This is a brief guide to the most common materials placed on Course Reserve, but is not designed to cover every scenario. For more extensive policy and best practices, please consult the Copyright/Fair Use section of this guide, or call Reserves Technician Aaron Morgan at (206) 296-6235.
There are many copyright and Fair Use issues around placing items on Course Reserve. Generally, items from the library's main collection (books, periodicals, videos, electronic books, and electronic journals) and items from a faculty member's personal collection (books, journals, video, etc.) may be placed on Reserve. Syllabi, class notes, sample tests, and homework solutions may also be placed on Reserve; there are no restrictions on these items since the faculty member, as the creator/author, owns the copyright.
Fair Use allows the library to make available one copy for a single semester of the following:
- A chapter of a book
- An article from a periodical or newspaper
- A short story, short essay, or short poem
- A chart, graph, diagram, cartoon, or picture from a book, periodical, or newspaper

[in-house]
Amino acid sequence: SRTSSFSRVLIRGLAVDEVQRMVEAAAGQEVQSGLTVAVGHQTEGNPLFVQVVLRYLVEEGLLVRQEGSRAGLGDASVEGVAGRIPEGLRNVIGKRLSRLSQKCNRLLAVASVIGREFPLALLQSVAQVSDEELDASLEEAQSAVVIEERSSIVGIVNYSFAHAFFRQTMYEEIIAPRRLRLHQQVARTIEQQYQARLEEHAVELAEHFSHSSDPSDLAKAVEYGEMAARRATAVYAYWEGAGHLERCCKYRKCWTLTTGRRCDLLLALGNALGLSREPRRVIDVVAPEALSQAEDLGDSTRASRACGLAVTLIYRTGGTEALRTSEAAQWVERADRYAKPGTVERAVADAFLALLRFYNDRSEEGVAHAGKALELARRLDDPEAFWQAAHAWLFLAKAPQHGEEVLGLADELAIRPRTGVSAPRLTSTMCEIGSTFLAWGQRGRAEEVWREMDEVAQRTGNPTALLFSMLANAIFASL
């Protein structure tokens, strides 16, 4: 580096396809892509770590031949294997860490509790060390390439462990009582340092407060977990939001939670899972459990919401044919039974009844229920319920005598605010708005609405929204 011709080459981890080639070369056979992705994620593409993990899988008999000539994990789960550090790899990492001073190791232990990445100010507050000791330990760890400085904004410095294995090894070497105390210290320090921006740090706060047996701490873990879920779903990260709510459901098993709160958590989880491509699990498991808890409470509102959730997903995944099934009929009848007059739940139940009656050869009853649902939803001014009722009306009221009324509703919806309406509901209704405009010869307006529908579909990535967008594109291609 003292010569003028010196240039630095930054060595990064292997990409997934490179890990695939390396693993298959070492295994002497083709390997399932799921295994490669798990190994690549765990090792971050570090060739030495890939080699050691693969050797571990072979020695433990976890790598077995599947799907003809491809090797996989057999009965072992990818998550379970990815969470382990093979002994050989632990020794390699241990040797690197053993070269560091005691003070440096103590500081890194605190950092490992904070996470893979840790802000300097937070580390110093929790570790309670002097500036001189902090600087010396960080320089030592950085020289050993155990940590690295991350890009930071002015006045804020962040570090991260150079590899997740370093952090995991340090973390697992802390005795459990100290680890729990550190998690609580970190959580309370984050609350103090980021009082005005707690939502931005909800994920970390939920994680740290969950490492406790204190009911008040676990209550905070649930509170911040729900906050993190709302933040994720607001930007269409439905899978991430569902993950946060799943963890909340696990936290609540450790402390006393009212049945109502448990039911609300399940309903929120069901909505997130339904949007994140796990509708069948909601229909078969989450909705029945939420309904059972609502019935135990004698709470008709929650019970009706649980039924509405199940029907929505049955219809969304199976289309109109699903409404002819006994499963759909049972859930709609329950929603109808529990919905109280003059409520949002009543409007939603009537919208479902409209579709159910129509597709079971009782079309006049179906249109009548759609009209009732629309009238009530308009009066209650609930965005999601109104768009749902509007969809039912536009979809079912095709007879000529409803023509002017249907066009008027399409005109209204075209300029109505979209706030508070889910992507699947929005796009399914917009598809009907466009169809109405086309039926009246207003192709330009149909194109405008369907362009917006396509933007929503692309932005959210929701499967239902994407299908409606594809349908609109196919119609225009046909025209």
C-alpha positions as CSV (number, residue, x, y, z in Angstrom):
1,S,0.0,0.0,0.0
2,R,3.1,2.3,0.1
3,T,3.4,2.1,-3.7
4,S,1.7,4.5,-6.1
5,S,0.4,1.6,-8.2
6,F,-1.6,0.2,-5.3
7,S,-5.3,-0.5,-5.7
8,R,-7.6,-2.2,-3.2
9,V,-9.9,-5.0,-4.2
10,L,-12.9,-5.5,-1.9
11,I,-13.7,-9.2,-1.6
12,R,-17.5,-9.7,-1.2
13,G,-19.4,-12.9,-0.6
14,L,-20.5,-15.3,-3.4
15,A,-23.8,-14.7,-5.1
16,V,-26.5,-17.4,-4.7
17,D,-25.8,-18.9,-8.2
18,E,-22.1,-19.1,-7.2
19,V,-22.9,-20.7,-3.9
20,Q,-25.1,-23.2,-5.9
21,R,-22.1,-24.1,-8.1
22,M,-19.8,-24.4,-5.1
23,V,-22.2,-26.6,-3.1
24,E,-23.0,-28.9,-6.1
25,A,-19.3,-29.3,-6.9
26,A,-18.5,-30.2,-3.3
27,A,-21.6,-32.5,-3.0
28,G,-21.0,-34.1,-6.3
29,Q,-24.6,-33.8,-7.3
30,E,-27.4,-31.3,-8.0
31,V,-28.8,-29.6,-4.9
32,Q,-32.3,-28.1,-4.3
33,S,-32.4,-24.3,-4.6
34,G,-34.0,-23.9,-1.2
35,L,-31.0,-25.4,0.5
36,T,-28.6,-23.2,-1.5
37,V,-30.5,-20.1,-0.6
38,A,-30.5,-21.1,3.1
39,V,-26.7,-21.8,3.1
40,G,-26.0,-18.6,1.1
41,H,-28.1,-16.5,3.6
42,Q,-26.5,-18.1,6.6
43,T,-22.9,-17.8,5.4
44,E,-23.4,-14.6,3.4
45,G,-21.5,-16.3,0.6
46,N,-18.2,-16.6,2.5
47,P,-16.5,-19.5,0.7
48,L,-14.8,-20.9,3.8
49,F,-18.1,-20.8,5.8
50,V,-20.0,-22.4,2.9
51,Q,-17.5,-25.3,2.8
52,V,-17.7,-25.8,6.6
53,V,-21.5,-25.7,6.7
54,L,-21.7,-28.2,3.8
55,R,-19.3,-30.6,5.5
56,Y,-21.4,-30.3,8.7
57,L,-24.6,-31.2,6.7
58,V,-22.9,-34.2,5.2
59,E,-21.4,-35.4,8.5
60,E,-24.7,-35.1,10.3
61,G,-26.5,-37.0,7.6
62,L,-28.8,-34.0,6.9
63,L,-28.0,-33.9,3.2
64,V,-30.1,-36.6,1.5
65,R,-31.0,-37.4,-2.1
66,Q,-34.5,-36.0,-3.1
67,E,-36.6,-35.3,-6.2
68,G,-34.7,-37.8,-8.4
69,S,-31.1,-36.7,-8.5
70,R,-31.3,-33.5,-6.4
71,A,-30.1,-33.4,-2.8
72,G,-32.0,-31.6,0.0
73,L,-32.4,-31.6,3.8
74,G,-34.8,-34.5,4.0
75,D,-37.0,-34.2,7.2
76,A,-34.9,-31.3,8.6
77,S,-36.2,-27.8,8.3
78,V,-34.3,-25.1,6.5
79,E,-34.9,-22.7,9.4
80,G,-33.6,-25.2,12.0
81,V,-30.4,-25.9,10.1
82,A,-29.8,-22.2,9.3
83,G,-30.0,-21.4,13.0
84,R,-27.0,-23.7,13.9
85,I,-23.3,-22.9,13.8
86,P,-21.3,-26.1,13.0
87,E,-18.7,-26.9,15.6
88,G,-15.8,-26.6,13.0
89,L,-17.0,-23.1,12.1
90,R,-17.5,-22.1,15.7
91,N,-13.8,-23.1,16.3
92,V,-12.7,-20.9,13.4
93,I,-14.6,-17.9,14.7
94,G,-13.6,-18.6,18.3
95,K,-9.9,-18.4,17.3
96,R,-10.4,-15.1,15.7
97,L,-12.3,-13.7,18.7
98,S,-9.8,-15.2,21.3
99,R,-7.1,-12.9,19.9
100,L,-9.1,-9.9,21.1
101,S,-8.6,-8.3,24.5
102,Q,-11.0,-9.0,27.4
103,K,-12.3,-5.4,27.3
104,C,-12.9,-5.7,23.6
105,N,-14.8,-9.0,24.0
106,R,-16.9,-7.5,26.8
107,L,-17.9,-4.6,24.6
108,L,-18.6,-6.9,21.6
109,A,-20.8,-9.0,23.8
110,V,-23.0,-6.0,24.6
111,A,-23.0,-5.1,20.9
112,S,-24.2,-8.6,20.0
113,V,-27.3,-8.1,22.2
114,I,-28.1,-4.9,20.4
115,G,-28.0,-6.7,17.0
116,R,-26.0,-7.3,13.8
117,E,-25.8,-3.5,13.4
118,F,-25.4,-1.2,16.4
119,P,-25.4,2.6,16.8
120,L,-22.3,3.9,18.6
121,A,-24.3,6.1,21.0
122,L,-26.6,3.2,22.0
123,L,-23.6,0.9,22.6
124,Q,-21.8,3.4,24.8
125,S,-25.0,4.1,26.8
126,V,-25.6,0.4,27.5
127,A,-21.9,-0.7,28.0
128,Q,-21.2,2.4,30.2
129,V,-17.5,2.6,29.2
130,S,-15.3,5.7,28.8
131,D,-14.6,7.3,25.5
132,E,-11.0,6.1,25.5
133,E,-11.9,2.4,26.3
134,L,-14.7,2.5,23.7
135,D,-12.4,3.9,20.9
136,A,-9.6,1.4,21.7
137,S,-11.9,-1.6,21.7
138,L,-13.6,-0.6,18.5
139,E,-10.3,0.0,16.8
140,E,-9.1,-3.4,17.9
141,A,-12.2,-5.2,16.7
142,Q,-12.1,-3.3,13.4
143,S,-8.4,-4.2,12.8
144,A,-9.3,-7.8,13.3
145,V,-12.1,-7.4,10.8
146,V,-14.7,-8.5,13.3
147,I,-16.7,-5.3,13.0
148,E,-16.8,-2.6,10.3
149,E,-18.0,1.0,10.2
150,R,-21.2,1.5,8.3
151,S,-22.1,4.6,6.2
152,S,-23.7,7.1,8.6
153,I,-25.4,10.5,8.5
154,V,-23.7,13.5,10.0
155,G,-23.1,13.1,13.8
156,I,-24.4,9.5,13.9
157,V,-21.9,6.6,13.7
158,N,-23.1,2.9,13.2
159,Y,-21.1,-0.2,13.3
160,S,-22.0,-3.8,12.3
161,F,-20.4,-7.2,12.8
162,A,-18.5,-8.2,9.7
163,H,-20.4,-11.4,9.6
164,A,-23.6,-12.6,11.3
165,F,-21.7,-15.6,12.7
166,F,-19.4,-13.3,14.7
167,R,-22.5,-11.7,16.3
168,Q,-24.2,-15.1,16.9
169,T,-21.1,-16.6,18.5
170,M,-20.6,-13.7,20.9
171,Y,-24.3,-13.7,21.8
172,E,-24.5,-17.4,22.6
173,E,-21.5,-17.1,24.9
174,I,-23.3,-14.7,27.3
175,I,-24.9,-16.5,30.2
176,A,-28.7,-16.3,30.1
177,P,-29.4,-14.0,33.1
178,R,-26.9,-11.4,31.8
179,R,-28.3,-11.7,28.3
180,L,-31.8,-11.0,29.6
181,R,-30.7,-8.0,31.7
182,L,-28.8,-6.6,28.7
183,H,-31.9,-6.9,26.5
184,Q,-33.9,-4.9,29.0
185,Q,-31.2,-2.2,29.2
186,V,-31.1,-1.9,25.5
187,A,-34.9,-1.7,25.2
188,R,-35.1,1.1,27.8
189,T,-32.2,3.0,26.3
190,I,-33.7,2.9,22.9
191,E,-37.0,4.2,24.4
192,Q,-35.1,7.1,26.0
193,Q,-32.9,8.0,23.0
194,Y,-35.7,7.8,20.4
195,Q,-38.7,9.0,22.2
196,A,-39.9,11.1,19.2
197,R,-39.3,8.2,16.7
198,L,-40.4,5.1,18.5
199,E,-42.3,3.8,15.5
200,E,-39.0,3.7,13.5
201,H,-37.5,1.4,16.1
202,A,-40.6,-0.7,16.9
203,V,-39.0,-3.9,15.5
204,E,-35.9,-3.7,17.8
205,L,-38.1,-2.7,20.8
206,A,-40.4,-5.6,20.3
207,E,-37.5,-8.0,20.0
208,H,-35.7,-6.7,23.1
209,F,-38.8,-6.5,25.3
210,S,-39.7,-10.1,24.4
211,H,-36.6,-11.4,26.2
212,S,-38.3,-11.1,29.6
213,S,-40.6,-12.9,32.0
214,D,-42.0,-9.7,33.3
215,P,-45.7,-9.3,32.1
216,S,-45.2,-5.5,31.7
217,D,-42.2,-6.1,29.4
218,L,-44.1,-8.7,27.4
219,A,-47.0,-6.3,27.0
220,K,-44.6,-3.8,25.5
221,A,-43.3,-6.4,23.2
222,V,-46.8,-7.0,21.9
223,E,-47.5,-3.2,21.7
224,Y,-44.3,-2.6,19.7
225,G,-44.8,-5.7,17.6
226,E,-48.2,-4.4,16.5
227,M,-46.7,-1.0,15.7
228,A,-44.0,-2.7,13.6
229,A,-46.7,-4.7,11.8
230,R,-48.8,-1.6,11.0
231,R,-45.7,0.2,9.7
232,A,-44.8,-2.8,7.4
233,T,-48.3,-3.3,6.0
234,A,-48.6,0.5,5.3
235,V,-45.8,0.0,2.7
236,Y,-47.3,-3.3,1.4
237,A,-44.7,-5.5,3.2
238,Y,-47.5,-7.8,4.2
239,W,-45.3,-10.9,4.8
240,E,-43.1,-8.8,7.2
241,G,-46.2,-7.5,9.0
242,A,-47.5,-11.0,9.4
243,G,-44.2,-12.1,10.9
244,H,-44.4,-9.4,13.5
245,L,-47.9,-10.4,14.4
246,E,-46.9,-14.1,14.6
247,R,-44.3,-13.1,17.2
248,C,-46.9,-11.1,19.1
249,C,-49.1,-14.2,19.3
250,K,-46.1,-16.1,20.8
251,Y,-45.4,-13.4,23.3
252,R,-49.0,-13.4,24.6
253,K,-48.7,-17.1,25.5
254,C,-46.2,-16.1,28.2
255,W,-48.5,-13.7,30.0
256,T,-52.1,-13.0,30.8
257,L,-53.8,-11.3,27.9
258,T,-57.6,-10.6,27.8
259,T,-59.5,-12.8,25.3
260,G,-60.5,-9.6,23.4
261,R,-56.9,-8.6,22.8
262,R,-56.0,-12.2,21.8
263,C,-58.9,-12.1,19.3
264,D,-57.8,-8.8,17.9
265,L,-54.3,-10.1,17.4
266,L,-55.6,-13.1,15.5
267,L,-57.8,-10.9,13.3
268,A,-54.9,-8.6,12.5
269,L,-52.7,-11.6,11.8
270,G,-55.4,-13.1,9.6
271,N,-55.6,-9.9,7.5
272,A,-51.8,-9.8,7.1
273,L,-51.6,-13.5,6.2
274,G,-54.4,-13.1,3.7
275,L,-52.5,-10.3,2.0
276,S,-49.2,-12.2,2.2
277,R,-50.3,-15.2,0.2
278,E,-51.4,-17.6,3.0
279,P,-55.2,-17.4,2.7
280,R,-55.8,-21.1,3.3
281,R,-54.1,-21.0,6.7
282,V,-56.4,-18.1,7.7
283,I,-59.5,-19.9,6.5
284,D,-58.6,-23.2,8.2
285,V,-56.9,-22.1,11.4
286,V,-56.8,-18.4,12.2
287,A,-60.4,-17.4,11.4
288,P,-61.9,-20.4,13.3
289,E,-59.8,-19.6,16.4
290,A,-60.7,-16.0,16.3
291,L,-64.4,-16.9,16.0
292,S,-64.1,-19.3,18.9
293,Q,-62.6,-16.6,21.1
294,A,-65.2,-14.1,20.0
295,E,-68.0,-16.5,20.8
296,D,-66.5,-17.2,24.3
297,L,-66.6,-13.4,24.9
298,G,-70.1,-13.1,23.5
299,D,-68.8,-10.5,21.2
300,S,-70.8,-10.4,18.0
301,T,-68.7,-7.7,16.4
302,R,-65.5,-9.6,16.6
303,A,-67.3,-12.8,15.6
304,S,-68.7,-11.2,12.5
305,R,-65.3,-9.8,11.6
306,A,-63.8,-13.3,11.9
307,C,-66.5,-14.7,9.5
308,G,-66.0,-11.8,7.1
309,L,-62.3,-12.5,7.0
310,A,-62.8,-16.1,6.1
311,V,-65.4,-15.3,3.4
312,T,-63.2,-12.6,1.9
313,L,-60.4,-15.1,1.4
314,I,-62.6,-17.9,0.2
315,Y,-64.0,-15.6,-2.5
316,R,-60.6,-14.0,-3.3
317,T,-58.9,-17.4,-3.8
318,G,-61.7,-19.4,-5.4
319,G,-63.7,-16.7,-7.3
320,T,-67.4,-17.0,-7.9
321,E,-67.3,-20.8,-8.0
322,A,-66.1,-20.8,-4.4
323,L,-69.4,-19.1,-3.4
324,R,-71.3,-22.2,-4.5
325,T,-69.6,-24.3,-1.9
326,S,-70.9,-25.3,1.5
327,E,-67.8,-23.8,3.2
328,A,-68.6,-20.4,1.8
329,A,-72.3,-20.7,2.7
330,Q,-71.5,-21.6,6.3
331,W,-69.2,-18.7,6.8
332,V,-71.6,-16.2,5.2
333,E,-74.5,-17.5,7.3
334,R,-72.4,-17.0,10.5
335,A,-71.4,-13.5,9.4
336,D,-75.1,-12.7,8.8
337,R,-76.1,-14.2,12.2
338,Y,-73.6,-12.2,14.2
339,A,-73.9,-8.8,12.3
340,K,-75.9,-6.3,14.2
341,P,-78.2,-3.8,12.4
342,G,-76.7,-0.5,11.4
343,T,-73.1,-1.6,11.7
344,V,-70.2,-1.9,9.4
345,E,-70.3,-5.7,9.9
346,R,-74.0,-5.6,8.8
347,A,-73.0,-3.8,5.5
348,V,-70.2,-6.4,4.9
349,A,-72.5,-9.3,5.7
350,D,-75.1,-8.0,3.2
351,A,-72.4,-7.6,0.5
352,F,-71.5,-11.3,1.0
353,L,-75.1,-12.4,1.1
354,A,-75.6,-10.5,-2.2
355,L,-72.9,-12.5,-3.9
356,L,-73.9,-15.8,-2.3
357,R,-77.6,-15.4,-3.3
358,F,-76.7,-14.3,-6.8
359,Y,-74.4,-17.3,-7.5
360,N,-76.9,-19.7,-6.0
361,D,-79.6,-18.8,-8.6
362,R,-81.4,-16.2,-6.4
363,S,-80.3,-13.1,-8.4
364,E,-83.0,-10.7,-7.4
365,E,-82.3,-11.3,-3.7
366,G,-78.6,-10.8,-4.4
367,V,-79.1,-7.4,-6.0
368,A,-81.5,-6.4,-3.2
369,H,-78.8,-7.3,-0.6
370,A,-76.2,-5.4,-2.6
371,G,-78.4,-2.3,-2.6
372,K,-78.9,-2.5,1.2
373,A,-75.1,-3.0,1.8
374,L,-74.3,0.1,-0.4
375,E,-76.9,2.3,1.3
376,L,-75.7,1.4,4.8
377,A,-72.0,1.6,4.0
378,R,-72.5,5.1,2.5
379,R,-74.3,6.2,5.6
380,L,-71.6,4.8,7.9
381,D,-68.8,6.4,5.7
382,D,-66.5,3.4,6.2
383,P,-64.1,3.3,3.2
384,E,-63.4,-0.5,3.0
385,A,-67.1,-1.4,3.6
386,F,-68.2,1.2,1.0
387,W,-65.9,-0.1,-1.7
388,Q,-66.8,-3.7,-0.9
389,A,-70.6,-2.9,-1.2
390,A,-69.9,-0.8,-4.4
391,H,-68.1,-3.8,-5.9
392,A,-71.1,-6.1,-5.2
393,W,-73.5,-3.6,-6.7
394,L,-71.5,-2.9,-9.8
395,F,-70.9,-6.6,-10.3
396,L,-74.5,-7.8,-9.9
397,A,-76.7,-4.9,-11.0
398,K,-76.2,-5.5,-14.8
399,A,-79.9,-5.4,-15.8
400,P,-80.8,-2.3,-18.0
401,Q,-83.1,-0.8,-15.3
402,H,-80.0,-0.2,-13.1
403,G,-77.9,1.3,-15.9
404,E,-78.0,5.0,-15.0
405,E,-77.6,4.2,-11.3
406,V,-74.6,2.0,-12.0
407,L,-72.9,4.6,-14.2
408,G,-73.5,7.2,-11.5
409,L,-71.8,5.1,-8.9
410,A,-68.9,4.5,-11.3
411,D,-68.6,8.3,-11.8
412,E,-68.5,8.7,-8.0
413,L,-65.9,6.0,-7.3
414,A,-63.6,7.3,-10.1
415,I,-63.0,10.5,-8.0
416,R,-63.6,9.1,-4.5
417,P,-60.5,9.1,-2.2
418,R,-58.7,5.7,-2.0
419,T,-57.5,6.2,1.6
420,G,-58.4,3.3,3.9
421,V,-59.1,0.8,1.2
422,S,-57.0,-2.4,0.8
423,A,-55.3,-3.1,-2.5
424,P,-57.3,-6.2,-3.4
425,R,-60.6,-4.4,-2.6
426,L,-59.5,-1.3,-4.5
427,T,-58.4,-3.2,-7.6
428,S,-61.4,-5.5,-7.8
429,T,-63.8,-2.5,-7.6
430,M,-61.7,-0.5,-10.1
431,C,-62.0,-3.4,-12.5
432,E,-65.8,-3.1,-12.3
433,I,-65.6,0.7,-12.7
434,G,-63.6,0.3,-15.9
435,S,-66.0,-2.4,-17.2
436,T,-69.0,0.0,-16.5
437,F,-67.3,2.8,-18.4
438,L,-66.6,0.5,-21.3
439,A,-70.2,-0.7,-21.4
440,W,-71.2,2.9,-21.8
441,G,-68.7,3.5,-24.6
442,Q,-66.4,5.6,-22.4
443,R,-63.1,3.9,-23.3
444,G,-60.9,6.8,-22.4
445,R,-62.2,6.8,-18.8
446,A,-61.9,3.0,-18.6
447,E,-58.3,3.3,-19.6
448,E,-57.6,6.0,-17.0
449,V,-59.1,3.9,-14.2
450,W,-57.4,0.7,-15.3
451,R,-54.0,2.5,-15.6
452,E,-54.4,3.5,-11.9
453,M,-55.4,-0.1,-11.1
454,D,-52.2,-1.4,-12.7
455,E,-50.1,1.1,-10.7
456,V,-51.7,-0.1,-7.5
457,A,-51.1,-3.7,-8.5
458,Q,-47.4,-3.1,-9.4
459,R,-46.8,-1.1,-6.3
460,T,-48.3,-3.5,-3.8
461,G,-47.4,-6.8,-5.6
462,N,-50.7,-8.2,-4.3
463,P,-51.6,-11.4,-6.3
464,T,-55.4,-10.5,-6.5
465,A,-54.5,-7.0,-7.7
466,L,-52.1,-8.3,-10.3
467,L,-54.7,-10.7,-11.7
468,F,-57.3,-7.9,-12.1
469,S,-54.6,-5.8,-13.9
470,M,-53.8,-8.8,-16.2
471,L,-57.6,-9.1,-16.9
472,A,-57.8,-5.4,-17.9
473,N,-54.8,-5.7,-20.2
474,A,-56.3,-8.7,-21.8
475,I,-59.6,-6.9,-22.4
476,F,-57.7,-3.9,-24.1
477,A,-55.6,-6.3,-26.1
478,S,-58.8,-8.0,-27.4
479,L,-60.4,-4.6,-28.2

- Certain websites and perma-linked web- or electronic-based items
However, there are limits (i.e., brevity) that should also be applied:
- Prose: Either (1) a complete article, story, or essay of less than 2,500 words, or (2) an excerpt from any prose work of not more than 1,000 words or 10% of the work (whichever is less) up to 500 words.
- Poetry: Either (1) a complete poem of less than 250 words and if printed on not more than two pages, or (2) an excerpt of not more than 250 words
- Each of the numerical limits above may be expanded to permit the completion of an unfinished prose paragraph or line of a poem.
Materials such as course packets, course readers, lab manuals, digital content and/or other collected materials produced by Seattle University Reprographics are not eligible to be placed on Course Reserve.
The library reserves the right to add/post materials in whatever format is best suited for distribution, regardless what format/medium in which the items are received. This may include digitizing physical copies and posting the material as an electronic link via the library catalog.